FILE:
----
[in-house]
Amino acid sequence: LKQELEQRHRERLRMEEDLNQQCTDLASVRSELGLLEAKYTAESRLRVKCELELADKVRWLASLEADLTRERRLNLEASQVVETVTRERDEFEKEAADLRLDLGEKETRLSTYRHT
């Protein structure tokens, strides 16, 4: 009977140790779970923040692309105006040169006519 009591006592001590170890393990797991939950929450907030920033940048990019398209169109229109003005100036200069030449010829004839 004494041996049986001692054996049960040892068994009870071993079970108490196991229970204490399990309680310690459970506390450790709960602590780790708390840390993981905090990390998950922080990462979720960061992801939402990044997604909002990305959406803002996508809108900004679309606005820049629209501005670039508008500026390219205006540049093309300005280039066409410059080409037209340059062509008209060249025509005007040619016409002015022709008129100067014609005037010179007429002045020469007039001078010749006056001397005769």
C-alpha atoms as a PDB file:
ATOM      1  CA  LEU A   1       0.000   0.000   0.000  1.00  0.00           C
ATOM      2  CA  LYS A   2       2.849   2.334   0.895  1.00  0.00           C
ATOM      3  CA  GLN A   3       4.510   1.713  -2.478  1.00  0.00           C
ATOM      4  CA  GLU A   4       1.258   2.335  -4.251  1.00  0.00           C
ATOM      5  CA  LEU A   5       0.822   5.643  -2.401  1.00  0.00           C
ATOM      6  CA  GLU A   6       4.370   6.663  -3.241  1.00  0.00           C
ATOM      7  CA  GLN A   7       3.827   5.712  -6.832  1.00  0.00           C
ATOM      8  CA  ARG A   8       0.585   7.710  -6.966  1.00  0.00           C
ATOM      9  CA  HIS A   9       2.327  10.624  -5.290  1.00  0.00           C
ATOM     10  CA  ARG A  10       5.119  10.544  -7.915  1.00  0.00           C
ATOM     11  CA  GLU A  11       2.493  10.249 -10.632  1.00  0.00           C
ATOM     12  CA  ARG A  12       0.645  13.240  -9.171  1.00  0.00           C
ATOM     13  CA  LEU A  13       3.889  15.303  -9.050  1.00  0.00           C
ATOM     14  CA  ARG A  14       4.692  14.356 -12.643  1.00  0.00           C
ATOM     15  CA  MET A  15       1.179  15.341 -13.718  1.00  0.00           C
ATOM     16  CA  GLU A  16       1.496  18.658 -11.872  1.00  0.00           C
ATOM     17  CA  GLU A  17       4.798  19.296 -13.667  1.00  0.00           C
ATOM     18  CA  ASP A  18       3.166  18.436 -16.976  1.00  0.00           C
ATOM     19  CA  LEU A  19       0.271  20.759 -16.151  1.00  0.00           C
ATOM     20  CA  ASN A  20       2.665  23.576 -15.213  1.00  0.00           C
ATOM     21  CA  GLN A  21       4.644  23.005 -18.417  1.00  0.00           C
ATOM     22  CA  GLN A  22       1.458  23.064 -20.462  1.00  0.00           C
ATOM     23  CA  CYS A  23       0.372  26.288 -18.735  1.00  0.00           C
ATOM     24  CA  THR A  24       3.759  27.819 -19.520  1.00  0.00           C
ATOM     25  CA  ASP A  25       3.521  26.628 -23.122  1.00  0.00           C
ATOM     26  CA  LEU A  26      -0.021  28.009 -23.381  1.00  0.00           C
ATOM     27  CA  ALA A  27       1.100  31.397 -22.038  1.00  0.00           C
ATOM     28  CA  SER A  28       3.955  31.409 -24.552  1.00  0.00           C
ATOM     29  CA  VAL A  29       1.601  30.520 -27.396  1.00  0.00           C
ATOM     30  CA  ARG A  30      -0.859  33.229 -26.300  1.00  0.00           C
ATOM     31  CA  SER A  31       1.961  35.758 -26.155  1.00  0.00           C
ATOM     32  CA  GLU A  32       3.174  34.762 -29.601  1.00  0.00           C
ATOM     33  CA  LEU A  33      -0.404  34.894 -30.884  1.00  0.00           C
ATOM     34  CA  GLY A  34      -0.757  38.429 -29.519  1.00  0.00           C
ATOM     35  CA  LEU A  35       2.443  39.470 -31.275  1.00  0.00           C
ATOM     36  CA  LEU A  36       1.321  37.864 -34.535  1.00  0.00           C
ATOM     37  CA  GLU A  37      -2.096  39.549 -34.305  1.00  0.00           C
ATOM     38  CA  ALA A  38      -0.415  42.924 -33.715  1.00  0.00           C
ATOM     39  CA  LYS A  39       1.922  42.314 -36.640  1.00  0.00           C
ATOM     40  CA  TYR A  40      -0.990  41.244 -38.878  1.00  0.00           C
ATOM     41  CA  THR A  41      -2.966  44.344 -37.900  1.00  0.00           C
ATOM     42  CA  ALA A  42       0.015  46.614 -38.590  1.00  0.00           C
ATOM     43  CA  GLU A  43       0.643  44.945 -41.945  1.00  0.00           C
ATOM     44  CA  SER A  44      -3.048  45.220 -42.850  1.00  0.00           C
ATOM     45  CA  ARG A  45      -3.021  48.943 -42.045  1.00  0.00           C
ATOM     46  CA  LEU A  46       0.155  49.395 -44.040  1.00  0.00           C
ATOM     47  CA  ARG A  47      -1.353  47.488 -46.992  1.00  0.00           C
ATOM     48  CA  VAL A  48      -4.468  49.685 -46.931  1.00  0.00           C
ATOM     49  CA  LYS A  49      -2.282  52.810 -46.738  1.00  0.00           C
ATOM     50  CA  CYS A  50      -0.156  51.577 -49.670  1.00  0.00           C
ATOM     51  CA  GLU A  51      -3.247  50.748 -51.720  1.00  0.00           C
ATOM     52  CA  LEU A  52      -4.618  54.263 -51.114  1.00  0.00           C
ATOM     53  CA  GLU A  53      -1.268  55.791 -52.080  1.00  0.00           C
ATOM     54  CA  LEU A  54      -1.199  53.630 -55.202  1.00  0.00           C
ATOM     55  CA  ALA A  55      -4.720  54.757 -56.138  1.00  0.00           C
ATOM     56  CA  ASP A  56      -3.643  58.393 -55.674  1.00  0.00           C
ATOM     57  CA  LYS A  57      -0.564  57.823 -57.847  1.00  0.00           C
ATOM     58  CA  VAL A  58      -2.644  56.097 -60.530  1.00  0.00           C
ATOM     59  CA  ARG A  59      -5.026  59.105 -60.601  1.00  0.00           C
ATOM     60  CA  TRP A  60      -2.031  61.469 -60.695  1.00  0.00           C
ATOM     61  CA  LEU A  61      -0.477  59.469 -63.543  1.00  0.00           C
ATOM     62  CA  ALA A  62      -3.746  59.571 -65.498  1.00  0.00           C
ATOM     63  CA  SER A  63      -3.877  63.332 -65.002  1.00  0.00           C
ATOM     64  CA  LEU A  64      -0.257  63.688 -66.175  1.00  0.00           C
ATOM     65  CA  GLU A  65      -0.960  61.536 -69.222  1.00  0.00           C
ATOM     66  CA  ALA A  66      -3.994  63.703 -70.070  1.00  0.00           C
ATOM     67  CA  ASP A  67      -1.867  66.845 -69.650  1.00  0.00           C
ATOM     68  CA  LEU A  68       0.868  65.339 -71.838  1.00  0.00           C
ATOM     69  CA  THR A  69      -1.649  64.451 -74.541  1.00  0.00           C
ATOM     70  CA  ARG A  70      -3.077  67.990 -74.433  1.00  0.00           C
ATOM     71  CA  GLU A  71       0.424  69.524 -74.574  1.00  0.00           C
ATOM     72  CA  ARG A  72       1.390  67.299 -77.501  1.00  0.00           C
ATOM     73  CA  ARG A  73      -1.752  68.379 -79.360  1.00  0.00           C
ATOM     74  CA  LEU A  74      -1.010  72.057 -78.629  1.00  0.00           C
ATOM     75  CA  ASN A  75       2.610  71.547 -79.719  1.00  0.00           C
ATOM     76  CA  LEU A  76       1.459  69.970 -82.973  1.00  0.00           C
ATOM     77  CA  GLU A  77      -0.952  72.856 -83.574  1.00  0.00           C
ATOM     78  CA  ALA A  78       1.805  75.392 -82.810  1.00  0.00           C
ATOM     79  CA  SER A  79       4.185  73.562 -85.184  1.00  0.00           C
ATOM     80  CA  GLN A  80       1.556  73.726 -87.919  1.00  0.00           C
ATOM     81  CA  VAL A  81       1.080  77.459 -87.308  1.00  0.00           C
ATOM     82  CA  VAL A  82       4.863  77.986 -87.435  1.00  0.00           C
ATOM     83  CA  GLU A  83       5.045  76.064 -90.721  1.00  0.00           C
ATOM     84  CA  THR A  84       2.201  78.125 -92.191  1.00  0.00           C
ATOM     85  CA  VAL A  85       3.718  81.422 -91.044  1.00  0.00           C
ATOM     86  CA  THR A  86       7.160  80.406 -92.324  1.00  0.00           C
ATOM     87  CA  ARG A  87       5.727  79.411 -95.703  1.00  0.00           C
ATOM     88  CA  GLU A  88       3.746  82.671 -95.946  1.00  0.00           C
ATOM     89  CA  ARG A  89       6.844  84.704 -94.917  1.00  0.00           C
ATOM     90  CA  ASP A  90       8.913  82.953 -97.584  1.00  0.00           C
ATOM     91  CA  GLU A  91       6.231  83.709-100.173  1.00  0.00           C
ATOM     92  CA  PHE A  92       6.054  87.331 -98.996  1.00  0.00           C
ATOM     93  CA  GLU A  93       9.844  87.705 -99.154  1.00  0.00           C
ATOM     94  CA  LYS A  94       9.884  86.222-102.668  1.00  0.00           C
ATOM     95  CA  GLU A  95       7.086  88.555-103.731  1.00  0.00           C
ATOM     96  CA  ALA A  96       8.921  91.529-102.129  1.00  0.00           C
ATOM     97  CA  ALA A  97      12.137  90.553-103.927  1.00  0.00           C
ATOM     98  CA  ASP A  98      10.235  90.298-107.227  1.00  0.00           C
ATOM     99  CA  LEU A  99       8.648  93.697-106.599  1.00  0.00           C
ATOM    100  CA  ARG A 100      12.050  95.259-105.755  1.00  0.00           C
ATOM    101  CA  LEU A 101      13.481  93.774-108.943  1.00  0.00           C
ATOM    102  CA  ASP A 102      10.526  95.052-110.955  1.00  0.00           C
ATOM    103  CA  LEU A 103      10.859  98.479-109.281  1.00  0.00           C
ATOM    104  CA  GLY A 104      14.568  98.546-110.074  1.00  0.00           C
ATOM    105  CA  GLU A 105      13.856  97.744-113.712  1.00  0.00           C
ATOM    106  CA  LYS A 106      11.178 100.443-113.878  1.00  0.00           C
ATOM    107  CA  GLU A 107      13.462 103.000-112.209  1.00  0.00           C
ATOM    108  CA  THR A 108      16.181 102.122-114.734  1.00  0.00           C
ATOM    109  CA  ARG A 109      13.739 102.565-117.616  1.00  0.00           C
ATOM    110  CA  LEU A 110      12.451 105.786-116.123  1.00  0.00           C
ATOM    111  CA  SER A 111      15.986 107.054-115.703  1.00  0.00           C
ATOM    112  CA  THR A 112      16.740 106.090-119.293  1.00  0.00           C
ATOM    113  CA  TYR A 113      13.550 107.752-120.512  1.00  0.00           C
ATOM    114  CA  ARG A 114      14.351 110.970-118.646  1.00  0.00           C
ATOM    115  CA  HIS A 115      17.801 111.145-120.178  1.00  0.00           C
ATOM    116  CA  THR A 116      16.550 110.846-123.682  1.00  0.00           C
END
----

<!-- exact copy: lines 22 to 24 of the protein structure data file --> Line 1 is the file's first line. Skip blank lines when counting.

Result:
ATOM     18  CA  ASP A  18       3.166  18.436 -16.976  1.00  0.00           C
ATOM     19  CA  LEU A  19       0.271  20.759 -16.151  1.00  0.00           C
ATOM     20  CA  ASN A  20       2.665  23.576 -15.213  1.00  0.00           C